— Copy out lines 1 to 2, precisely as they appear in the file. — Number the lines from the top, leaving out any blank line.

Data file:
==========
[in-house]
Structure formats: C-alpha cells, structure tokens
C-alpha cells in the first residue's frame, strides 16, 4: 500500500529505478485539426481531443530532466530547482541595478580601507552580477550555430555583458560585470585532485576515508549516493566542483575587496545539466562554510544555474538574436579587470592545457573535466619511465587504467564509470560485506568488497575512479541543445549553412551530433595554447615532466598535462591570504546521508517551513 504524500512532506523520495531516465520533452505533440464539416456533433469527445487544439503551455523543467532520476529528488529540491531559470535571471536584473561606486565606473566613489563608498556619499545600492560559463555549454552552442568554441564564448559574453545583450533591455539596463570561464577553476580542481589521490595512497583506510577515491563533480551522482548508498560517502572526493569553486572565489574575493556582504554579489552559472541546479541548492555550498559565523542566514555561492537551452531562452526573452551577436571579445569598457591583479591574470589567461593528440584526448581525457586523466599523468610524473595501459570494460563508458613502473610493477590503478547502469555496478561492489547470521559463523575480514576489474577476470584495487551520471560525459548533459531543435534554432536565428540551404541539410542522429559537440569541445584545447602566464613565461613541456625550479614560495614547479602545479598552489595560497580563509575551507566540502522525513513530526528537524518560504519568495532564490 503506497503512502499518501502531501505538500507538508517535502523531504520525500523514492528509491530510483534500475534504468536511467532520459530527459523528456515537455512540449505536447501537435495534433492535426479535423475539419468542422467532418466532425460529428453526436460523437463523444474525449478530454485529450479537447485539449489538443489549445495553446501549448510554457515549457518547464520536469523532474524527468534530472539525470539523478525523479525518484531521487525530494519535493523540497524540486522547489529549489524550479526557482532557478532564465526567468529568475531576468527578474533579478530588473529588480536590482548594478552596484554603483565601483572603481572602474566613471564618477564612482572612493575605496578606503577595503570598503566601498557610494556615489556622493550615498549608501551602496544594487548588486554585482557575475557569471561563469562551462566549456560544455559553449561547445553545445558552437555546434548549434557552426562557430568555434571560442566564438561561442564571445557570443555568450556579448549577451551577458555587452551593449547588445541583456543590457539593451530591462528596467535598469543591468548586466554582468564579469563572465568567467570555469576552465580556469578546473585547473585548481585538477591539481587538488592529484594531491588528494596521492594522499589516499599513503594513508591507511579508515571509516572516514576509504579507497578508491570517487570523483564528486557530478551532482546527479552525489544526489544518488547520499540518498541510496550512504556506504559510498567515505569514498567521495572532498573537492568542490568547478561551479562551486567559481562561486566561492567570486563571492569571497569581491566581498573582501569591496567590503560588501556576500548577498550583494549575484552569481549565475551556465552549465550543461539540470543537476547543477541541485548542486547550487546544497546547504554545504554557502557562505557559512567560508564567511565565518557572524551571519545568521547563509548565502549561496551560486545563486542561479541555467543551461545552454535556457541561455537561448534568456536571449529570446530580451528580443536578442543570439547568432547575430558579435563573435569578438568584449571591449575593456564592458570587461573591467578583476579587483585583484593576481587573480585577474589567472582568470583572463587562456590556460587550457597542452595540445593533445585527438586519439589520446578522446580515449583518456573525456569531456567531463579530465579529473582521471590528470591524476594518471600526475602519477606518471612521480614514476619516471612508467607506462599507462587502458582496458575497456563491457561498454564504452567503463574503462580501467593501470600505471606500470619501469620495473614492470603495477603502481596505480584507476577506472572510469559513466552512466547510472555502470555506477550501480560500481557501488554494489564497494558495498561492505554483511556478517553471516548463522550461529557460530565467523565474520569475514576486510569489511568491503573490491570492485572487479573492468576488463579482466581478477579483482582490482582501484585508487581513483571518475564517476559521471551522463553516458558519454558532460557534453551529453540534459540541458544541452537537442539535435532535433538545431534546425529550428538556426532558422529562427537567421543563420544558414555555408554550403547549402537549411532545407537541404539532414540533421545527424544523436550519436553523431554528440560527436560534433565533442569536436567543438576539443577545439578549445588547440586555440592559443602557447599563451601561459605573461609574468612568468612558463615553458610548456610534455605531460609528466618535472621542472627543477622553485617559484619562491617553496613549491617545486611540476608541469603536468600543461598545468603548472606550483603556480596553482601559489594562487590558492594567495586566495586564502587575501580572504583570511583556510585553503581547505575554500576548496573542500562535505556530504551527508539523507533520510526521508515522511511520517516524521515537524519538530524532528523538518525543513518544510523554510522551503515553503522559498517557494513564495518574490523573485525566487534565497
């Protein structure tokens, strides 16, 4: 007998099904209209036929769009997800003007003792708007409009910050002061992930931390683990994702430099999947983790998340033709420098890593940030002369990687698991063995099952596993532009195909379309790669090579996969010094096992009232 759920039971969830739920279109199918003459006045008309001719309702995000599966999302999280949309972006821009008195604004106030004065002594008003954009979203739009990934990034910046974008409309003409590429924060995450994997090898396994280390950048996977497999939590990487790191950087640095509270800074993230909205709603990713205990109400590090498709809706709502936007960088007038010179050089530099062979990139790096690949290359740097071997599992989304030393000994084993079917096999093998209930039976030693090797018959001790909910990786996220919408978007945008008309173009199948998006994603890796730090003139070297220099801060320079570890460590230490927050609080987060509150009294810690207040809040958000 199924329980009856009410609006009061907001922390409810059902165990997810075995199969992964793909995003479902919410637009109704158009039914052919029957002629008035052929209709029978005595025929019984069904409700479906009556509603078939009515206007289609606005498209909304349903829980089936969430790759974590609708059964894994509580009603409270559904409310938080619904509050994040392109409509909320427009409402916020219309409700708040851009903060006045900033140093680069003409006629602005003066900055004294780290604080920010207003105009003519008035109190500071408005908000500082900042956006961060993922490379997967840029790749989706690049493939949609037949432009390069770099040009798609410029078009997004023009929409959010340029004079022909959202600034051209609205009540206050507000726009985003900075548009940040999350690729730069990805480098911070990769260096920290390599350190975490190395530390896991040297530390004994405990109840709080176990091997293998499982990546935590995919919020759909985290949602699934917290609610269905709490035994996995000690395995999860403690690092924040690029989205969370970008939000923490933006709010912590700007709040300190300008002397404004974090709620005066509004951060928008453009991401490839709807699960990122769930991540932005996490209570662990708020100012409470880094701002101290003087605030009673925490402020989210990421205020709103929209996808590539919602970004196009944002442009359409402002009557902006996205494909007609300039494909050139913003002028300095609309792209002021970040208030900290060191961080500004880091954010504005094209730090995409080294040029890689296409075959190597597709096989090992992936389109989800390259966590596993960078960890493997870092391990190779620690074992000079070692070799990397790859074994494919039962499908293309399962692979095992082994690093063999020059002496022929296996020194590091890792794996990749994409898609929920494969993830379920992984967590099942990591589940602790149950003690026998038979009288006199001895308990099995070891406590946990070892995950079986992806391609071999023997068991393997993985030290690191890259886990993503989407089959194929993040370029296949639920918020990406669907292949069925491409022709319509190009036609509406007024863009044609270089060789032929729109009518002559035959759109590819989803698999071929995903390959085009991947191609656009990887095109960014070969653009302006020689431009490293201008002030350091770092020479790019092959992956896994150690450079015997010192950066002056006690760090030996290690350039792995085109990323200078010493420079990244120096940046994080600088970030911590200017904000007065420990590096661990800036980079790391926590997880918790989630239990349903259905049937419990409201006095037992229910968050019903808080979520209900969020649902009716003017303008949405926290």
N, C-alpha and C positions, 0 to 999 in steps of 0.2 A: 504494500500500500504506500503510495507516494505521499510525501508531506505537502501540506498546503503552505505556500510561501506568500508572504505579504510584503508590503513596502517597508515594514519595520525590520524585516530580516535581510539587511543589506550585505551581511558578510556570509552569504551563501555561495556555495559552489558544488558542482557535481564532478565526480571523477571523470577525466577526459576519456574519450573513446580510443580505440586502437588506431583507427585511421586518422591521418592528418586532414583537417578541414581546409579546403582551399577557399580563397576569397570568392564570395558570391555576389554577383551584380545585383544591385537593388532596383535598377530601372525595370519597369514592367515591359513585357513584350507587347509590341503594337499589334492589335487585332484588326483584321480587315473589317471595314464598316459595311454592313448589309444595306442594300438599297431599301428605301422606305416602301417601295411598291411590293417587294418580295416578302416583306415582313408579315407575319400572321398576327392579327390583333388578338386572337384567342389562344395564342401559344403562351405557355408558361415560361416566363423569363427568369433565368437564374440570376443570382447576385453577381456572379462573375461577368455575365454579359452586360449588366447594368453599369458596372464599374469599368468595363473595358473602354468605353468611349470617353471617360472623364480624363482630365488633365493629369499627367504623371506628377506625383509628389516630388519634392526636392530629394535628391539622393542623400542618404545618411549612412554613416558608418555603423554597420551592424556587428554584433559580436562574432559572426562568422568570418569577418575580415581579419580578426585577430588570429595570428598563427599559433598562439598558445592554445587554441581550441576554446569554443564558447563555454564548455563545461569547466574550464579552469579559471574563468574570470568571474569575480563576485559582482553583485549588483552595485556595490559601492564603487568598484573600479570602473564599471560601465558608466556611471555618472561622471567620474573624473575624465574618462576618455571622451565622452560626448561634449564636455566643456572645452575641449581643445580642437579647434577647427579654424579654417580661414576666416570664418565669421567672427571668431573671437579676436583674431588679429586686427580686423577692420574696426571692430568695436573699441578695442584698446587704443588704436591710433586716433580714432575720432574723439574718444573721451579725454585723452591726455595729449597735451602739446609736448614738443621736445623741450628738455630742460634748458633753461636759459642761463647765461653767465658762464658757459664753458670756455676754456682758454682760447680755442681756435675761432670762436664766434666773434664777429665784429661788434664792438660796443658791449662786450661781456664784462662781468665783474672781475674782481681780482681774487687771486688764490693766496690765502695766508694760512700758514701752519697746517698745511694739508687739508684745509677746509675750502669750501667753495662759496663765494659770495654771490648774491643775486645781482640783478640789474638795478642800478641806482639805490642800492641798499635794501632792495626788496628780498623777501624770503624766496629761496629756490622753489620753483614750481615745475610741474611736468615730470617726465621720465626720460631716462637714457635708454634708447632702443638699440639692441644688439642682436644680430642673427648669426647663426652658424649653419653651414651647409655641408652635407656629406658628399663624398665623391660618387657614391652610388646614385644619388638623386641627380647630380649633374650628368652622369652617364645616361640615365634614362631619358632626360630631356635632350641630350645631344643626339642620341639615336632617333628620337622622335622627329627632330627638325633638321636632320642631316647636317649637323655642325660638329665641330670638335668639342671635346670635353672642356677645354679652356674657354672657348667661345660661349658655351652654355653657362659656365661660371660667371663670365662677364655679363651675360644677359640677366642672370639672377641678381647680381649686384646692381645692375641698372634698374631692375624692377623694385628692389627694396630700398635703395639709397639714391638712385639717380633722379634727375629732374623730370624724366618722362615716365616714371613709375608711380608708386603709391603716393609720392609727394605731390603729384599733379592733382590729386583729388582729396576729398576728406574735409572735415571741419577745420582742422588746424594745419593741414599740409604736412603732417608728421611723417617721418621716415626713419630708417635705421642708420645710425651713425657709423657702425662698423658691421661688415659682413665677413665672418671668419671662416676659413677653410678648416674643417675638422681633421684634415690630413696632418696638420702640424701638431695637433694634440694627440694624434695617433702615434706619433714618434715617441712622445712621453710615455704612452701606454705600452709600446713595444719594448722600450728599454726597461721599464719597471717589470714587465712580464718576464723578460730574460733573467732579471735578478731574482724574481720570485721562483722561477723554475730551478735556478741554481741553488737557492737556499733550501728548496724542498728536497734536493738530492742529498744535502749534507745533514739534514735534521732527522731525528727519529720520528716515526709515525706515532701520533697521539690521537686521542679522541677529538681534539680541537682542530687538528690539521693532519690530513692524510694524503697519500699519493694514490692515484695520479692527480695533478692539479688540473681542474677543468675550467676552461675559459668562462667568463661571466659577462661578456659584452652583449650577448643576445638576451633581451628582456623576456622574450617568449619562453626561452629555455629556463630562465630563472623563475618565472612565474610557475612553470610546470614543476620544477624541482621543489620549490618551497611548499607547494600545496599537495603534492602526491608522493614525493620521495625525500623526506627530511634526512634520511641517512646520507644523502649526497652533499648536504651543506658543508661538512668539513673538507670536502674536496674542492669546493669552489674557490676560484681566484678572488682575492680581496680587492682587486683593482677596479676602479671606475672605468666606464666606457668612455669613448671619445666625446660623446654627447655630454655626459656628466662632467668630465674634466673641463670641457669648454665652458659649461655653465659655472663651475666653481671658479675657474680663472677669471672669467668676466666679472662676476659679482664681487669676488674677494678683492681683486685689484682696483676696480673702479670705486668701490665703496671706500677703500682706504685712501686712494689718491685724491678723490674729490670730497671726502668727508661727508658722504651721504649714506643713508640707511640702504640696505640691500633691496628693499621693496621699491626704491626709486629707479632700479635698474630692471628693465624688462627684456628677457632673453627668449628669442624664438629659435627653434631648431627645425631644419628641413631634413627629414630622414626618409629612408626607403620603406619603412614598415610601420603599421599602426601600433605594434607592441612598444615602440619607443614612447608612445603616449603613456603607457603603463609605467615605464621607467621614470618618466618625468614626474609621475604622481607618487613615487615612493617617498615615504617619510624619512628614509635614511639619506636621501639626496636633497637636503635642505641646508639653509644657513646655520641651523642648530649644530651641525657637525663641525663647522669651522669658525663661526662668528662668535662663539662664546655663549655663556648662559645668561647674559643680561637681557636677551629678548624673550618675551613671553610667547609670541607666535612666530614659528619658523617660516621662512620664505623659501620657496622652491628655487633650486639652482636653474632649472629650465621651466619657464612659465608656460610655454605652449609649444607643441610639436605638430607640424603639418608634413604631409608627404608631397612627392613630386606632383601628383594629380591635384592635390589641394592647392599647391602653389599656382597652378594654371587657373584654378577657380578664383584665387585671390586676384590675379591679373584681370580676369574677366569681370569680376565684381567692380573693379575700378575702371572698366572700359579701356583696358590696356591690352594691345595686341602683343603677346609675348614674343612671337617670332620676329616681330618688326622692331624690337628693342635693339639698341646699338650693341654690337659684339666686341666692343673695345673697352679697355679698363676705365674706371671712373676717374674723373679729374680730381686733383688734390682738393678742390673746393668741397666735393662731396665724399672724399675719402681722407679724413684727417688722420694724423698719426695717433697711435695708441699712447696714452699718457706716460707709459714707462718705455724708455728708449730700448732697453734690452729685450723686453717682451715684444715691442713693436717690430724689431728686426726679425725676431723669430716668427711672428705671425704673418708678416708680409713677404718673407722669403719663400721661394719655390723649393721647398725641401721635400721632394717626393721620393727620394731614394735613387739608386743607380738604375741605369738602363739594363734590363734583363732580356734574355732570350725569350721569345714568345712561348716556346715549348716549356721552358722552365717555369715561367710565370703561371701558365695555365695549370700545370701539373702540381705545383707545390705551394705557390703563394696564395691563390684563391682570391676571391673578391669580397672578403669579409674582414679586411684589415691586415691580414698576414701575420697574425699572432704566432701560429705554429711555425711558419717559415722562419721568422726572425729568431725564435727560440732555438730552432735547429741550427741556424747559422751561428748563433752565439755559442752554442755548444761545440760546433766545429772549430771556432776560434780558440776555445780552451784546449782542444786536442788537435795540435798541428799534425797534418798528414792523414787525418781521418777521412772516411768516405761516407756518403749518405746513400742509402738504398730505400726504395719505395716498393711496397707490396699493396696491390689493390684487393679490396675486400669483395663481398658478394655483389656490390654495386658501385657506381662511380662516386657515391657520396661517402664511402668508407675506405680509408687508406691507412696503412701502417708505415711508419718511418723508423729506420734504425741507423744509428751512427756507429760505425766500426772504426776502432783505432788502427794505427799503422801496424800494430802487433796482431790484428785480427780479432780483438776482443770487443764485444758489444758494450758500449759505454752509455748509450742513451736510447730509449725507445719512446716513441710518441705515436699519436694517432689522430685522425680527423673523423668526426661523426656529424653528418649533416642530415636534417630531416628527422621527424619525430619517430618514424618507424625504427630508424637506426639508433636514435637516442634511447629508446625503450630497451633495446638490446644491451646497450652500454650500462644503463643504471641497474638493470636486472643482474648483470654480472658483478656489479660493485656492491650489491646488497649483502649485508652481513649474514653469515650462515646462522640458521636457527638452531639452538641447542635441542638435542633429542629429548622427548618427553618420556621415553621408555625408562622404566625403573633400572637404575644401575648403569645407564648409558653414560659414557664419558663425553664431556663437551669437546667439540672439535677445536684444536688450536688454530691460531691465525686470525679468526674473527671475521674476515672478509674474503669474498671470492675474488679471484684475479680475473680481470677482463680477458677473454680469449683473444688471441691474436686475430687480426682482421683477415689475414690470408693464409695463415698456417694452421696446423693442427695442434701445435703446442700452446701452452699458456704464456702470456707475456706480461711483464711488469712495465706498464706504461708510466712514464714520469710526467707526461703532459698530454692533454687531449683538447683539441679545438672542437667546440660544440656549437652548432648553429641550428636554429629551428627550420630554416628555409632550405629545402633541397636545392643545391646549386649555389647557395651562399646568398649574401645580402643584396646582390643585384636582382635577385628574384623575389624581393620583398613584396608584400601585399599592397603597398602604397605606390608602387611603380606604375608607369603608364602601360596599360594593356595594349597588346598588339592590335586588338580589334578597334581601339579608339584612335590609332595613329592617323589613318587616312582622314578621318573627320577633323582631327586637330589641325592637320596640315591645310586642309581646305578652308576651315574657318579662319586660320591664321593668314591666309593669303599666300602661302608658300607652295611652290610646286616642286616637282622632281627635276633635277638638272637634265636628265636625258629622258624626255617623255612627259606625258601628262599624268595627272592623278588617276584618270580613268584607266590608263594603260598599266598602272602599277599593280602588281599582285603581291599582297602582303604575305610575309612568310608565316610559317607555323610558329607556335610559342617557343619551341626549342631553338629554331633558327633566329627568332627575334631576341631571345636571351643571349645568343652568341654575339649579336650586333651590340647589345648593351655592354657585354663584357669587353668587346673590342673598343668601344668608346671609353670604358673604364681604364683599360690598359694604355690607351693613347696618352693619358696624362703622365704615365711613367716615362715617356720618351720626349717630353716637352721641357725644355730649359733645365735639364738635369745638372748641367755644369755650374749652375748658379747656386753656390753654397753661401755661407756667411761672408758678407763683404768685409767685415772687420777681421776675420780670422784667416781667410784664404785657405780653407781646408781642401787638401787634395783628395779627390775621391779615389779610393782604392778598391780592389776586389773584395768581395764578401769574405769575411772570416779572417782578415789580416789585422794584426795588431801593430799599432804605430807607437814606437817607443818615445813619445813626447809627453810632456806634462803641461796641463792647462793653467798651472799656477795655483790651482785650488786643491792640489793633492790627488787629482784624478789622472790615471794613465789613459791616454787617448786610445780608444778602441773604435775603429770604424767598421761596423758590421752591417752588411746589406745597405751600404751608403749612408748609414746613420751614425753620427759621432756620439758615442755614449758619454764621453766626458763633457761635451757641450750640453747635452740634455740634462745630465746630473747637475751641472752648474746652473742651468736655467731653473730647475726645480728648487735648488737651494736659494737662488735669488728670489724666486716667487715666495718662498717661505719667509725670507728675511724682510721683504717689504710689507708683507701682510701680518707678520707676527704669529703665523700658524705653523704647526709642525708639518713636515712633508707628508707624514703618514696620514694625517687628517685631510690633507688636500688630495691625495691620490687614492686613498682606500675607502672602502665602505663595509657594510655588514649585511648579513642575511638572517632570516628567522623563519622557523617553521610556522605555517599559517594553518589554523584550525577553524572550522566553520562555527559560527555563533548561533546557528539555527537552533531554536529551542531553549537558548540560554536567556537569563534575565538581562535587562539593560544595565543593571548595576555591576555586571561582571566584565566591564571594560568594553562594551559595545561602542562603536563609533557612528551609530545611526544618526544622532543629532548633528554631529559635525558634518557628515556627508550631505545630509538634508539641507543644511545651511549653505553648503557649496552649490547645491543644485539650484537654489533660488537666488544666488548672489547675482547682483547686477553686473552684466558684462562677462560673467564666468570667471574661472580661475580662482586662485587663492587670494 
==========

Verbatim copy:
[in-house]
Structure formats: C-alpha cells, structure tokens